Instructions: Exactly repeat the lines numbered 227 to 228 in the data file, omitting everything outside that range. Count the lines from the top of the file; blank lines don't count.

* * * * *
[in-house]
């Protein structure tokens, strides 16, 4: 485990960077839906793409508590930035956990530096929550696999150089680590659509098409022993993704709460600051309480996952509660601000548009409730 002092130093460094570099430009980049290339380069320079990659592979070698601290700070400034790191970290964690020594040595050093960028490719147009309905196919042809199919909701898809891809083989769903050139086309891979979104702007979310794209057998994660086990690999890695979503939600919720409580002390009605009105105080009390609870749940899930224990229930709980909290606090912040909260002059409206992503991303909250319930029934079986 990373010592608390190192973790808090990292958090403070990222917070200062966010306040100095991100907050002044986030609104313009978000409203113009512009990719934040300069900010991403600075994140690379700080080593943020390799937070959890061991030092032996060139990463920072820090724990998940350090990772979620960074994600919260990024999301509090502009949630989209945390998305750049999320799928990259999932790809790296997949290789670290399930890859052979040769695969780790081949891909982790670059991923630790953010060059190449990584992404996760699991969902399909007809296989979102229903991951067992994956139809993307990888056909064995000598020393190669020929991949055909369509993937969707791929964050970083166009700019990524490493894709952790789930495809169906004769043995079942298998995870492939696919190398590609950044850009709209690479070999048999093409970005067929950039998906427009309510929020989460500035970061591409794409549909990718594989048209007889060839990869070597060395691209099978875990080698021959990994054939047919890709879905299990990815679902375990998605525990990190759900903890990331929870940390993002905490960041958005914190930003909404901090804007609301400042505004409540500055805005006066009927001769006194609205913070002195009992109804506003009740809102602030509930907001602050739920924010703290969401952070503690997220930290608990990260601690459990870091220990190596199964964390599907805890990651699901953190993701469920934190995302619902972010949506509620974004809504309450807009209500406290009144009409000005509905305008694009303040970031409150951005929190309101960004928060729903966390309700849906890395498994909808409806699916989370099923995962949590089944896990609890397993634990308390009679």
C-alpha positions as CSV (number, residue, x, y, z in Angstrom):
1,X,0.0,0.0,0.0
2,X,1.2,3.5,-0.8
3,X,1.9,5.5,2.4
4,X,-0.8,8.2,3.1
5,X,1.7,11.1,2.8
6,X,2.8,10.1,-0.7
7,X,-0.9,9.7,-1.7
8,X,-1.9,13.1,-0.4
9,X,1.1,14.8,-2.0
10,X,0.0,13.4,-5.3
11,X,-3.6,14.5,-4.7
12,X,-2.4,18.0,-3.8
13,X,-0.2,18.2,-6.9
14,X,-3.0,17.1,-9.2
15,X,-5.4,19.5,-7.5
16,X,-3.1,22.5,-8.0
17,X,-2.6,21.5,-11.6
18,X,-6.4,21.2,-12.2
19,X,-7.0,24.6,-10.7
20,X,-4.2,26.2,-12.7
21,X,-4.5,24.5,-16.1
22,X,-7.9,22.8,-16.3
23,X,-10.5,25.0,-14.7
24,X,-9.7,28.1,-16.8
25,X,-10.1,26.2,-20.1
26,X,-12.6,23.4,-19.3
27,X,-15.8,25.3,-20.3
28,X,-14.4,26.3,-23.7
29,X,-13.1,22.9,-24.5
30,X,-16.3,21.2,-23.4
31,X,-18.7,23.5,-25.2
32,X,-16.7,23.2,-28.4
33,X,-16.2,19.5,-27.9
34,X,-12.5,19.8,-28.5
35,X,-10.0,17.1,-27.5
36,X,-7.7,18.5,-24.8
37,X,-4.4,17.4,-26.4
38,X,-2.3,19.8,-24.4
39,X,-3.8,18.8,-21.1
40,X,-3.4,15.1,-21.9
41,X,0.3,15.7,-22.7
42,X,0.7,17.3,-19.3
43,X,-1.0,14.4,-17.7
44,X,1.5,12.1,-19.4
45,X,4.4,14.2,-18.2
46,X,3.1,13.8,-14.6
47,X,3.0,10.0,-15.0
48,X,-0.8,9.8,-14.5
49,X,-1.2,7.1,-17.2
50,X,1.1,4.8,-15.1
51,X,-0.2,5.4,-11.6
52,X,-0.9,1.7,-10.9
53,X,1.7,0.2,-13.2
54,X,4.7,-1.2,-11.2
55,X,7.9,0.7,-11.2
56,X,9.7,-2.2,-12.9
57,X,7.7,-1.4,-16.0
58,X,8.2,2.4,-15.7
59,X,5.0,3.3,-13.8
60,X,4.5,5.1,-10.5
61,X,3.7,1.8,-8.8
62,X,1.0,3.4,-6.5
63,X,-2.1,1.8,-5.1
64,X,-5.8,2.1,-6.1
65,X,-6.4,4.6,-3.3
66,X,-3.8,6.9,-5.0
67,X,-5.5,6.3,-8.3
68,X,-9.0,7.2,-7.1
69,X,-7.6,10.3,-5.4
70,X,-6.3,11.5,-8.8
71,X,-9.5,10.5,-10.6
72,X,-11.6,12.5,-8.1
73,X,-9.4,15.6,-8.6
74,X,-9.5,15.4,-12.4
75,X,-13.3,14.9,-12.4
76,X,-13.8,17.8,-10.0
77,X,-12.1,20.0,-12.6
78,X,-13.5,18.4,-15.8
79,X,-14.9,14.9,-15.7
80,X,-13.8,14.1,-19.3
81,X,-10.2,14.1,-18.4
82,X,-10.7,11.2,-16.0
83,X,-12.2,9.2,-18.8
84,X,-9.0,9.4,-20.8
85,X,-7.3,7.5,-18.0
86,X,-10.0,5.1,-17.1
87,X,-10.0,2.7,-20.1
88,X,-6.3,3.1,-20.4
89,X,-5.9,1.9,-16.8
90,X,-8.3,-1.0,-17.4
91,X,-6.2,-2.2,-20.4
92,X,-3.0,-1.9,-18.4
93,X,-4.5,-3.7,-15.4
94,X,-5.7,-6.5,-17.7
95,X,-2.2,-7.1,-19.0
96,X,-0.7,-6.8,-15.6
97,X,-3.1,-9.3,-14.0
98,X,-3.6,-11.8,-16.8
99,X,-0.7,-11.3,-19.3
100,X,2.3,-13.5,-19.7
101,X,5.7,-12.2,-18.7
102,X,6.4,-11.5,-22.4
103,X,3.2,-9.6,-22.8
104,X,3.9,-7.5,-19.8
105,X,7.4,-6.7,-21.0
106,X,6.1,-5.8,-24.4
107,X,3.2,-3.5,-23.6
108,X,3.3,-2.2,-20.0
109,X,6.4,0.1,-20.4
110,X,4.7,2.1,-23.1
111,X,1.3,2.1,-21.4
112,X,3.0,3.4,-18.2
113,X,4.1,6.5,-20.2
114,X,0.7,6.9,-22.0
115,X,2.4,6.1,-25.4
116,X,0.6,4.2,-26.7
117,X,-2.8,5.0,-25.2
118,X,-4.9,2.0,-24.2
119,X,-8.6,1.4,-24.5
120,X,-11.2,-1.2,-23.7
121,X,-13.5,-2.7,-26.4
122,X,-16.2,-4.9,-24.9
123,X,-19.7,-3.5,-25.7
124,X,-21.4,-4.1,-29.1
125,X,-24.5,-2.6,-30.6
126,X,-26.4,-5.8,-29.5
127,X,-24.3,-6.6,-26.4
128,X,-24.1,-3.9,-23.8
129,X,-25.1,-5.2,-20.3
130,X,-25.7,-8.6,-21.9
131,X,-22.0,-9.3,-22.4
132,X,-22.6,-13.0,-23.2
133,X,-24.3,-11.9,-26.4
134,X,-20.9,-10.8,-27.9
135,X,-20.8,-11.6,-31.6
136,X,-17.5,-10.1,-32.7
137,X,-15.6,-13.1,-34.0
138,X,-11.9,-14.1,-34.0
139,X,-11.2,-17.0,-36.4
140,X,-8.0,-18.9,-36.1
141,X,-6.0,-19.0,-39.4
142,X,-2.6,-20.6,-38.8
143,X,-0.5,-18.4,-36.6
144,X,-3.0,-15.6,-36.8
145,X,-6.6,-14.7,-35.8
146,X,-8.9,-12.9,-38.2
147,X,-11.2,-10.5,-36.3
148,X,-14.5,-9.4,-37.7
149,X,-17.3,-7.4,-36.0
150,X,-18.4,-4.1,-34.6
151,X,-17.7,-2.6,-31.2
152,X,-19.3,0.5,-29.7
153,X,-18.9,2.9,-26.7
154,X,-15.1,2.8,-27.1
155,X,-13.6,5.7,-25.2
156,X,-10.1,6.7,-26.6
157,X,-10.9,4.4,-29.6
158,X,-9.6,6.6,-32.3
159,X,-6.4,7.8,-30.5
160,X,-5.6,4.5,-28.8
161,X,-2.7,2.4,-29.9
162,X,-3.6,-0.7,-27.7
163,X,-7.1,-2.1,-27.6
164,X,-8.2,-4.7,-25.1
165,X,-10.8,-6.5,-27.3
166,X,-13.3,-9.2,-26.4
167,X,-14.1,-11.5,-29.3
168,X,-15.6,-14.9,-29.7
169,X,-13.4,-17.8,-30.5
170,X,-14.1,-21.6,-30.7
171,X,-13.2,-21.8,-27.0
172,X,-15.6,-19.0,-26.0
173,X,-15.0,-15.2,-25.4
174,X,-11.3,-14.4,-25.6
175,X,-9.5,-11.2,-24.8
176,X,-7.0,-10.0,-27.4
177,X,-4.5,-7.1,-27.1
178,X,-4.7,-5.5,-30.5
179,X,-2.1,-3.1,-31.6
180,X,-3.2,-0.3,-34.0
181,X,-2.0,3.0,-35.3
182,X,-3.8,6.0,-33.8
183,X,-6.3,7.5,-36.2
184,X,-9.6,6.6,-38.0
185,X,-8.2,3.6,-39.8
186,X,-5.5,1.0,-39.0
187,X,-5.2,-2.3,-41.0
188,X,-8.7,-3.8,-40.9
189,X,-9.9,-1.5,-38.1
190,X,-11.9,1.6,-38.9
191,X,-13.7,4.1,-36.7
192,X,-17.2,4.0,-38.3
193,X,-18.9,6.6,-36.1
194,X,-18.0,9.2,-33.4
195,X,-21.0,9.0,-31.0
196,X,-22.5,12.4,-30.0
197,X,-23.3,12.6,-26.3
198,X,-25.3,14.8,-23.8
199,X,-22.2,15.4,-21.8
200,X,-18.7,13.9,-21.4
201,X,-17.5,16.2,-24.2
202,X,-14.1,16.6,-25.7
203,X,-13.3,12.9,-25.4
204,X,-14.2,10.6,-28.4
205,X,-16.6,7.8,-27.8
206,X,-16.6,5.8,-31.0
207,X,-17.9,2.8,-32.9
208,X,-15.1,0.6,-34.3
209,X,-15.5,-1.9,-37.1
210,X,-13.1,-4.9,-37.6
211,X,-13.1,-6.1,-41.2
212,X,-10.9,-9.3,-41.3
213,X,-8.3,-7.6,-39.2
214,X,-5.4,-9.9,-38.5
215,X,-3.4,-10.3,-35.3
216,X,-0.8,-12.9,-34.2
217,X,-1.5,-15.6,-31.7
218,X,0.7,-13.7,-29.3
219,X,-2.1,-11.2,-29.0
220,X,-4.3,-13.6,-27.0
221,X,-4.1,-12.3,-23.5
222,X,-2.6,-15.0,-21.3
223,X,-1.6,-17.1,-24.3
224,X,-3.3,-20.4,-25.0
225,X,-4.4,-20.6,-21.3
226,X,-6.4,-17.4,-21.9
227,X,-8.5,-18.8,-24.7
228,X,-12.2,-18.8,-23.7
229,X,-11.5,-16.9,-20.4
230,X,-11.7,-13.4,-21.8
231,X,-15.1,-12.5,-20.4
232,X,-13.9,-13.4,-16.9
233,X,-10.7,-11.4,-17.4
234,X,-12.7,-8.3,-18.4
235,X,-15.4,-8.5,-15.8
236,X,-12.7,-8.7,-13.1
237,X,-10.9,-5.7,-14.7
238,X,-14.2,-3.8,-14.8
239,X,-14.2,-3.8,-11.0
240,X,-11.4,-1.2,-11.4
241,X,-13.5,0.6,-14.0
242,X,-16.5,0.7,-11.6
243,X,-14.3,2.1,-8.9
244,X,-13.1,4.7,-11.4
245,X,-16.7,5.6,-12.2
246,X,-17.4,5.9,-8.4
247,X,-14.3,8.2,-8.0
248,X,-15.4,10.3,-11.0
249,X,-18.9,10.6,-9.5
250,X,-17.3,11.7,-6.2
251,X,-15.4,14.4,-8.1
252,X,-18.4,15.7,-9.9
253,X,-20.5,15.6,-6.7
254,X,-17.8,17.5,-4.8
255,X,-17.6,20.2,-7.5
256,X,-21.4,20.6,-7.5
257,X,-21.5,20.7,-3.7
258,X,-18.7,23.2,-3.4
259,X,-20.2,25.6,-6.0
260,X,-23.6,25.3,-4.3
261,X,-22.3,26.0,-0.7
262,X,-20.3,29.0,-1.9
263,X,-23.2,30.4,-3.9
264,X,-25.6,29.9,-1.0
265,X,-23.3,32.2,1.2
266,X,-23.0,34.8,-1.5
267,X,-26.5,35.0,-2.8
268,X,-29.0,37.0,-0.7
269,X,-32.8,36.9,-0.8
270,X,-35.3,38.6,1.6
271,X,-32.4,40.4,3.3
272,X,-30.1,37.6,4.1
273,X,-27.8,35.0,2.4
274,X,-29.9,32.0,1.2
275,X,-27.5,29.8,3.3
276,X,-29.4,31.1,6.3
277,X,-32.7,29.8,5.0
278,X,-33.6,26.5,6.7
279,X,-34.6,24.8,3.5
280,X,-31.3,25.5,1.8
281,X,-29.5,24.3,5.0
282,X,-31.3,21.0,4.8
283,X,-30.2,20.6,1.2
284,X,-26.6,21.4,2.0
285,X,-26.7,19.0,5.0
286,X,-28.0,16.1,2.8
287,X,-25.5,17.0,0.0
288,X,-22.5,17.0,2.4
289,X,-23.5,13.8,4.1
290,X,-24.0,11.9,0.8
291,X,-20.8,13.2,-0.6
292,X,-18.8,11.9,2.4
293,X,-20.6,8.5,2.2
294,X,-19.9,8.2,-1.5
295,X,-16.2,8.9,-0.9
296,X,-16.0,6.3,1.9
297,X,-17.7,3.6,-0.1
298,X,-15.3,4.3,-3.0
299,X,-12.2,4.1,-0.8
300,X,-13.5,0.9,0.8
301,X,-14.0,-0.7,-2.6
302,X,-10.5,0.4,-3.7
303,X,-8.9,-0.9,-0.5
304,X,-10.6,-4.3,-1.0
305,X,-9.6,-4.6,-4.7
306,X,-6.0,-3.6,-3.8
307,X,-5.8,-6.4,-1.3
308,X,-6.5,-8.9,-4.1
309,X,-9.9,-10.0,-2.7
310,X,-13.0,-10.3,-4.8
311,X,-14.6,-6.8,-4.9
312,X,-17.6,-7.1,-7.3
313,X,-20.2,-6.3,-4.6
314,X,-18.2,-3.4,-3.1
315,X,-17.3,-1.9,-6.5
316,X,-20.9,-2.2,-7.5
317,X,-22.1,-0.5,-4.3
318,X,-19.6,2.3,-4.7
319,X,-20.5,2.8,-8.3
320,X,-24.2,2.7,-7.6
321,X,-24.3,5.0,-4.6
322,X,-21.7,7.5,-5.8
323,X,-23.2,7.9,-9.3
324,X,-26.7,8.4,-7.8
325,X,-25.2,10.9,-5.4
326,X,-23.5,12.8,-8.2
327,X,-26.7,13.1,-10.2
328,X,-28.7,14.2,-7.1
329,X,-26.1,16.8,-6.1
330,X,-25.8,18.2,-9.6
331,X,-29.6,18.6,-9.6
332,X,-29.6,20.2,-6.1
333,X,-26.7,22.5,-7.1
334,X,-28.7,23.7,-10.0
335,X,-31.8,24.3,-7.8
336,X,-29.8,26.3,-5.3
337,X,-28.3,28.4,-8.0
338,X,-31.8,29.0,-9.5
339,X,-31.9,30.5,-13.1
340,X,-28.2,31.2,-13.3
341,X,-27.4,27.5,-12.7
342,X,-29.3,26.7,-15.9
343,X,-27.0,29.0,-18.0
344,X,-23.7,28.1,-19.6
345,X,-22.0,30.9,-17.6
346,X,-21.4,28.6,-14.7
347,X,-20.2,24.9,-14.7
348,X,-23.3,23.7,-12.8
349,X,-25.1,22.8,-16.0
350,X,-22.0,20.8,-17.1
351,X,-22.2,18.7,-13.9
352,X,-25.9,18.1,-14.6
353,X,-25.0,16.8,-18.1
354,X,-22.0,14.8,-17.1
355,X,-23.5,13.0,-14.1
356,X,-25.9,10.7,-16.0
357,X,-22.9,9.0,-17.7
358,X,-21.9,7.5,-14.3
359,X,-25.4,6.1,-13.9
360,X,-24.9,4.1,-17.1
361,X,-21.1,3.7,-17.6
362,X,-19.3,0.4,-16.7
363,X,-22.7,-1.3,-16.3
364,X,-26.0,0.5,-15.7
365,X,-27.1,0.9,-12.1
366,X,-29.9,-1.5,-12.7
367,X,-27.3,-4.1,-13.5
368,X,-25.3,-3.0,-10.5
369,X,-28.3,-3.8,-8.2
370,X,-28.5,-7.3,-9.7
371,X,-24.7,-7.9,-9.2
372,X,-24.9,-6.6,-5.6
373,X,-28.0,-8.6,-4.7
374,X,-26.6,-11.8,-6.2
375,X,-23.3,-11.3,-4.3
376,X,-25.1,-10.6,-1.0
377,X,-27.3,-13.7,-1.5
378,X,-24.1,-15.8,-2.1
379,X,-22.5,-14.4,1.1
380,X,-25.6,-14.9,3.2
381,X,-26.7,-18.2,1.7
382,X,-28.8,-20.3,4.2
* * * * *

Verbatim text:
224,X,-3.3,-20.4,-25.0
225,X,-4.4,-20.6,-21.3